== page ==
Weekdays — A new technology company called Weekdays helps pair vetted in-home child care providers with nearby families. They are working with providers, such as parents, educators, and nannies, to set up “home pods” of three or fewer children. They are focused on providing care for families where the adults have to continue working.
The company vets potential providers in two ways — a federal database or a quicker background check — and lets parents choose the option they prefer. Some providers are licensed; others are license-exempt because of the duration of the services. If you are in need of child care or can provide services, you can reach Weekdays by texting 425-200-5127.
Pandemics affect you mentally and physically. It’s OK to seek help, even if you just need someone to talk to.
Free Teledoc from CHI Franciscan — Free virtual care visits for anyone with mild symptoms of COVID-19. Go to their website.
Disaster Distress Helpline — 1-800-985-5990 — This 24/7/365 service from the Substance Abuse and Mental Health Services Administration provides crisis counseling for people going through both natural and human-caused disasters. It’s free, multilingual and confidential. You can also text TalkWithUs to 66746.
TeenLink — This Washington-based service is staffed by teen volunteers who receive 60 hours of training and often have experienced mental health issues themselves. The peer-to-peer connections make young people feel more comfortable sharing their concerns. The service can connect teens to local resources as well.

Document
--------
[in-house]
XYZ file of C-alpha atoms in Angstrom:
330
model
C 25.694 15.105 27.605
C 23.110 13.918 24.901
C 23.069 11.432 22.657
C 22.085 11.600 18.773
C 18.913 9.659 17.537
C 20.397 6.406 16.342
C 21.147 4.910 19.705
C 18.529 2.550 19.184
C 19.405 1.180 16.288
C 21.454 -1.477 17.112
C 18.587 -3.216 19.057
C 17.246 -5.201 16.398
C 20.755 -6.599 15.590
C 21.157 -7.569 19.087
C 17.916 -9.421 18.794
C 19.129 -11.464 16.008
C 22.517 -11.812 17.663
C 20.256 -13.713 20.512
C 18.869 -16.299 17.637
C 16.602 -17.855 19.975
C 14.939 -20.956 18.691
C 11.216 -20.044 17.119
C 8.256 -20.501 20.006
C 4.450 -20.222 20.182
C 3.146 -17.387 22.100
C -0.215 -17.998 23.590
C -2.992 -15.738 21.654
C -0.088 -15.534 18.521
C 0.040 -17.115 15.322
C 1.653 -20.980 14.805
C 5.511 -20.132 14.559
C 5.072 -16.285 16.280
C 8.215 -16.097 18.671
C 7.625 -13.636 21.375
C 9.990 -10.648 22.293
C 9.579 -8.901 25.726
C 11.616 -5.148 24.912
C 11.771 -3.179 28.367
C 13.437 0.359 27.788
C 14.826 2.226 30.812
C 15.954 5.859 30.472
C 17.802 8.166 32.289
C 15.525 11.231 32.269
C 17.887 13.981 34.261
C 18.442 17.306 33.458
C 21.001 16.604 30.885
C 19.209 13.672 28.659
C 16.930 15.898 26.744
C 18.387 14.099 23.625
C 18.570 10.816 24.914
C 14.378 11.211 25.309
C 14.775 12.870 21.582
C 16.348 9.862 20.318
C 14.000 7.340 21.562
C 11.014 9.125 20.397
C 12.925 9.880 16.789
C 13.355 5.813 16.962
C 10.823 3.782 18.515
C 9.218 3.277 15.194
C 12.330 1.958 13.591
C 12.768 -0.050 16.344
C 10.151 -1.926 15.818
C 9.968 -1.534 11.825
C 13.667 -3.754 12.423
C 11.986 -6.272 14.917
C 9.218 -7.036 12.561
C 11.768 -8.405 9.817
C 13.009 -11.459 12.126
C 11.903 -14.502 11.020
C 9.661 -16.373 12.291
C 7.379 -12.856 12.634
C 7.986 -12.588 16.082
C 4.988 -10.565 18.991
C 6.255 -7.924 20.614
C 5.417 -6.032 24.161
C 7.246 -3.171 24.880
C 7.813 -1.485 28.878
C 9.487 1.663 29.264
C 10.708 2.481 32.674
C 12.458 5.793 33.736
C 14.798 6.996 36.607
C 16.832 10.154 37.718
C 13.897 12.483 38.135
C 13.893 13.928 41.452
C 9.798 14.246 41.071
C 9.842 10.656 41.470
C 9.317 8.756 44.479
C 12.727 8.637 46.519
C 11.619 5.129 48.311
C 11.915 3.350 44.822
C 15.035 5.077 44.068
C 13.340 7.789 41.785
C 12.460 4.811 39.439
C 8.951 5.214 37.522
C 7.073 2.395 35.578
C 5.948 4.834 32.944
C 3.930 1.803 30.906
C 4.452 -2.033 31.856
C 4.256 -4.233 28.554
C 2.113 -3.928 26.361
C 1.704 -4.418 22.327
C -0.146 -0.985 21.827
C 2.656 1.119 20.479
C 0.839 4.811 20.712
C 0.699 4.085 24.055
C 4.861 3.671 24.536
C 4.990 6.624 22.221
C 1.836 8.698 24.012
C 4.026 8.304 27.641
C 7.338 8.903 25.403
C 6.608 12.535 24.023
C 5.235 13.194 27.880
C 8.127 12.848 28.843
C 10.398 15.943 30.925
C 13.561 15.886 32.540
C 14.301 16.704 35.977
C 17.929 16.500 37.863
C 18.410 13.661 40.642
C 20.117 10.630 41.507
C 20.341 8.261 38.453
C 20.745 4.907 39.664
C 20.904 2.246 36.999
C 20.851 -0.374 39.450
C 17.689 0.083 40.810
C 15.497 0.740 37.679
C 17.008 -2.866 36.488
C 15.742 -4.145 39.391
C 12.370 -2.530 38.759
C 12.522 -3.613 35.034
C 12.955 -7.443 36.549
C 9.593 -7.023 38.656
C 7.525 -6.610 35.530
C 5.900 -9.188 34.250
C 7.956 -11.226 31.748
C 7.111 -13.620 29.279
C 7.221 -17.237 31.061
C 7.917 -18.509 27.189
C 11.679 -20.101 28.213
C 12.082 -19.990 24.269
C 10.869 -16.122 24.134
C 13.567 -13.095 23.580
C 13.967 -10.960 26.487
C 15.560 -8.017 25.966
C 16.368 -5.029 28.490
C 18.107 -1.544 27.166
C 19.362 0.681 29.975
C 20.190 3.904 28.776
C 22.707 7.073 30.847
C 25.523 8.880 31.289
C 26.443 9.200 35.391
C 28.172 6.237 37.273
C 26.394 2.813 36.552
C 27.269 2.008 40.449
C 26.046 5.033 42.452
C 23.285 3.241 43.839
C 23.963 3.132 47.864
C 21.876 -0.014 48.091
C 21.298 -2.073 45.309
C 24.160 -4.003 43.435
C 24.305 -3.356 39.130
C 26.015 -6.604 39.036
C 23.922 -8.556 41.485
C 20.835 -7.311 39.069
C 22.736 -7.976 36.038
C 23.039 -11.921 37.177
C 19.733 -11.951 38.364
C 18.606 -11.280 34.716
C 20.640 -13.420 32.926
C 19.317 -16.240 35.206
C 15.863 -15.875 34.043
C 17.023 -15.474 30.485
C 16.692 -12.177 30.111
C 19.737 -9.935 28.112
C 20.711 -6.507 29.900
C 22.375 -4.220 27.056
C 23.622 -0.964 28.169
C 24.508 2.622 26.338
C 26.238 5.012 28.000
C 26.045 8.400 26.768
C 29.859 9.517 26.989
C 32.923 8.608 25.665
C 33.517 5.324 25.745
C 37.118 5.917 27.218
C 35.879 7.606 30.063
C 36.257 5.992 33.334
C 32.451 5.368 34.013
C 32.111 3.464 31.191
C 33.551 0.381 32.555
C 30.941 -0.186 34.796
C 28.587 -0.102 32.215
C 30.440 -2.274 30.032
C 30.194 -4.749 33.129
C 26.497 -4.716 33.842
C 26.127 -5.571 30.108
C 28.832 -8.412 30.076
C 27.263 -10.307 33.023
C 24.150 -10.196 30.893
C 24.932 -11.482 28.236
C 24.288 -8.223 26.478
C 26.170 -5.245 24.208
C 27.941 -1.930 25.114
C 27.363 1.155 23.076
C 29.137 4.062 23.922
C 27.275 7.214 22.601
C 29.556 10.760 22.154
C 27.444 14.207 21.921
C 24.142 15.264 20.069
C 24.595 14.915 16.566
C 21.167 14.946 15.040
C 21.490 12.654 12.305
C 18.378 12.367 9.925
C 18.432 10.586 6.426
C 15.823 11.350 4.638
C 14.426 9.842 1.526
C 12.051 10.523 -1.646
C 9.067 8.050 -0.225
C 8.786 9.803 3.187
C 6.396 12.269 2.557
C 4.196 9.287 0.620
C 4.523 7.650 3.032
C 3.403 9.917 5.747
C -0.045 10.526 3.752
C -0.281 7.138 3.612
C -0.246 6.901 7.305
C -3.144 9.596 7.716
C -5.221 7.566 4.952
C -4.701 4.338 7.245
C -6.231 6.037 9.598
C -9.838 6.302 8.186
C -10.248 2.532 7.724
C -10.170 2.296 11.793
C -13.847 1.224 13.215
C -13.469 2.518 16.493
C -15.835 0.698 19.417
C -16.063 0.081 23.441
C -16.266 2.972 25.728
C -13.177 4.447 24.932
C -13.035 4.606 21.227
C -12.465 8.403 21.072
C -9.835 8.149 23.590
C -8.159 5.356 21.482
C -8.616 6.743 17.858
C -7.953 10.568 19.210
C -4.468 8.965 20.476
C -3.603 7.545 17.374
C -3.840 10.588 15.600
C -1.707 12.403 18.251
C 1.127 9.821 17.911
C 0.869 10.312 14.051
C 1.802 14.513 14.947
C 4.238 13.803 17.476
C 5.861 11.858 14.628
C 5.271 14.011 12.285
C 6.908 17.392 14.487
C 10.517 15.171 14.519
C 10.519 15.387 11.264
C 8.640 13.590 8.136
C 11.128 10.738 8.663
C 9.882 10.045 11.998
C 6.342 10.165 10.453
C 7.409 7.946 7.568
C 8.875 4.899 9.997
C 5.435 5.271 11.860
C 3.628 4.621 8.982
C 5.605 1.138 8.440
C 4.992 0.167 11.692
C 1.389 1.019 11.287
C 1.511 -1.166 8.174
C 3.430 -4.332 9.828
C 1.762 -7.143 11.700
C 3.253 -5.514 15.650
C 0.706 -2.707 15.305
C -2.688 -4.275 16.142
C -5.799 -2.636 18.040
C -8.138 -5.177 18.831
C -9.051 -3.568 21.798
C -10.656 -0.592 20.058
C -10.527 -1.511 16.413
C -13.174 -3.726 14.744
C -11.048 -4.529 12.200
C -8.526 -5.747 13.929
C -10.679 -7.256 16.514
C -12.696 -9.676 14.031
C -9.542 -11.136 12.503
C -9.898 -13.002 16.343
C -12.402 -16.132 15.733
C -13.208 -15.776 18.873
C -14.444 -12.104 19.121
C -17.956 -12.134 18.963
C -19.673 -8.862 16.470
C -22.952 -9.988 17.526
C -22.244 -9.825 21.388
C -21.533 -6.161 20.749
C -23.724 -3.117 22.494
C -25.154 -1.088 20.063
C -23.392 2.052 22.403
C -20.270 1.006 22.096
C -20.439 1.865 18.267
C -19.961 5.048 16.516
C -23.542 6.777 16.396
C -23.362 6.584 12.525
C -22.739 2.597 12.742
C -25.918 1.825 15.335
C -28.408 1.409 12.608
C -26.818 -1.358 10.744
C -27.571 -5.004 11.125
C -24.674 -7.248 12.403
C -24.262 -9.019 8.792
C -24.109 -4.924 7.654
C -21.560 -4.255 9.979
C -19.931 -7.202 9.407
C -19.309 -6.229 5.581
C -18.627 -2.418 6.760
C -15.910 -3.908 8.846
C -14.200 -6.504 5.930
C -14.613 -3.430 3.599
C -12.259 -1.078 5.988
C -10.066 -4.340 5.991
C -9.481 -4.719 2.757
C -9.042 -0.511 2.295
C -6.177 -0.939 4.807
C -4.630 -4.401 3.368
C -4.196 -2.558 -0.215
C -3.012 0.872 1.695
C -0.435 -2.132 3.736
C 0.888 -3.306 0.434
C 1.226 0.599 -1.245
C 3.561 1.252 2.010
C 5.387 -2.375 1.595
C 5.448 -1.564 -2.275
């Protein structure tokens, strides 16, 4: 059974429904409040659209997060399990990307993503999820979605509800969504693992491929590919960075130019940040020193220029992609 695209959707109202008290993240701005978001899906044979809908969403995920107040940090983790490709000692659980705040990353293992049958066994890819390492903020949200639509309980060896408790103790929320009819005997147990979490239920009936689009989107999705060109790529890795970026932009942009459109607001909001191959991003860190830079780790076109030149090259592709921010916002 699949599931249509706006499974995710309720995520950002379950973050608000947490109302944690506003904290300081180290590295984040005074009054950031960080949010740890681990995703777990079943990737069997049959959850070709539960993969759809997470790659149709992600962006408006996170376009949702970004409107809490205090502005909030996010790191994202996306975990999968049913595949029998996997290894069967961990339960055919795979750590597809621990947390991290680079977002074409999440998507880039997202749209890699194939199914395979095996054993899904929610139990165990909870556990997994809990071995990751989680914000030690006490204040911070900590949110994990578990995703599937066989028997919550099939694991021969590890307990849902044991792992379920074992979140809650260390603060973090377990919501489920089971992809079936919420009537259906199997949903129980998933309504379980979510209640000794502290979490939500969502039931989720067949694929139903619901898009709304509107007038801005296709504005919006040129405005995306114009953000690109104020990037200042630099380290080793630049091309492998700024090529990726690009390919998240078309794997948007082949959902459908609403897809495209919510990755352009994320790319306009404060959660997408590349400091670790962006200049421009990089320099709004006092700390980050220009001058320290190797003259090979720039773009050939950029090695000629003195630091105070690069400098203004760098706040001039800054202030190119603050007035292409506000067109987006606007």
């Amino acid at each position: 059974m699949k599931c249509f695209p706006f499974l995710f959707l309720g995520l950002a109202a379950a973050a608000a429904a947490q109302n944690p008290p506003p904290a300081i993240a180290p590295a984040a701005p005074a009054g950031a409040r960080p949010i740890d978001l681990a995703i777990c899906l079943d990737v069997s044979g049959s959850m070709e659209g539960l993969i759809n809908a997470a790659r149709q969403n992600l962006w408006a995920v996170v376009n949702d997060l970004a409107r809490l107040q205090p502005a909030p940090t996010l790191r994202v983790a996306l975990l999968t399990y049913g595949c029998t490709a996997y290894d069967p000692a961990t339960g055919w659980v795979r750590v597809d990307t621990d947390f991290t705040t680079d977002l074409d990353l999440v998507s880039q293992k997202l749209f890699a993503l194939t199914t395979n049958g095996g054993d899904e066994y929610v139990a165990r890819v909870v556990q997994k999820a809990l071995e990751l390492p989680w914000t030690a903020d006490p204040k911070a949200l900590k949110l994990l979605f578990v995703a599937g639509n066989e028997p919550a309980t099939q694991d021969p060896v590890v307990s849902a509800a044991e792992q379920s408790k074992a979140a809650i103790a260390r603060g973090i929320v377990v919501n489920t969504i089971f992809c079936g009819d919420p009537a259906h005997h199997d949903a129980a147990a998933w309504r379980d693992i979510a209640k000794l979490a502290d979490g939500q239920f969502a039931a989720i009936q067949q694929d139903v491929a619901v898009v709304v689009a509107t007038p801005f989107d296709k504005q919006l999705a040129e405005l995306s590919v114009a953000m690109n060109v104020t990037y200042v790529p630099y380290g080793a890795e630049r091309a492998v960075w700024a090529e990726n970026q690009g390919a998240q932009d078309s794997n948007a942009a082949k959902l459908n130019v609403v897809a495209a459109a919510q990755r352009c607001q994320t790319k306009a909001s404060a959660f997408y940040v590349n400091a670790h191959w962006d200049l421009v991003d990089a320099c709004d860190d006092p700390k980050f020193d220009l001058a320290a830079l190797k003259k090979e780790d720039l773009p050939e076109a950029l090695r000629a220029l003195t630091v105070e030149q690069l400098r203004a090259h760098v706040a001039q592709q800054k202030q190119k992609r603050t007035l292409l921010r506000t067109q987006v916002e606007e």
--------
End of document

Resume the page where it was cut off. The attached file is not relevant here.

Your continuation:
You can call 1-866-TEENLINK (833-6546) to talk by phone from 6-10 p.m. nightly or text from 6-9:30 p.m. You can also call, chat or text in to connect with an adult substance use specialist from 1-6 p.m. Tuesday through Saturday.
Crisis Connections —866-427-4747— This 24/7 number provides immediate support and resources for people in emotional crisis and will help you determine if you or your loved one needs professional help. They provide immediate translation into 155 languages.
Support groups for people with chronic illnesses — The Center for Chronic Illness offers free, professionally facilitated, web-based support groups for people who have chronic illnesses or paralysis. Learn more and sign up here.
Washington Recovery Help Line — People experiencing substance misuse disorders, problem gambling and other mental health challenges can call or text 1-866-789-1511. They can help refer you to medical providers who provide medications for opioid use disorders and have been tracking program closures and changes since early March. You can also email them here. Find more information on their website.
Public health information — King County is frequently updating its information page about COVID-19, including guidance on what to do if you think you might have it. This includes translations into many languages on printable PDFs. Click on this link and scroll down for the translations.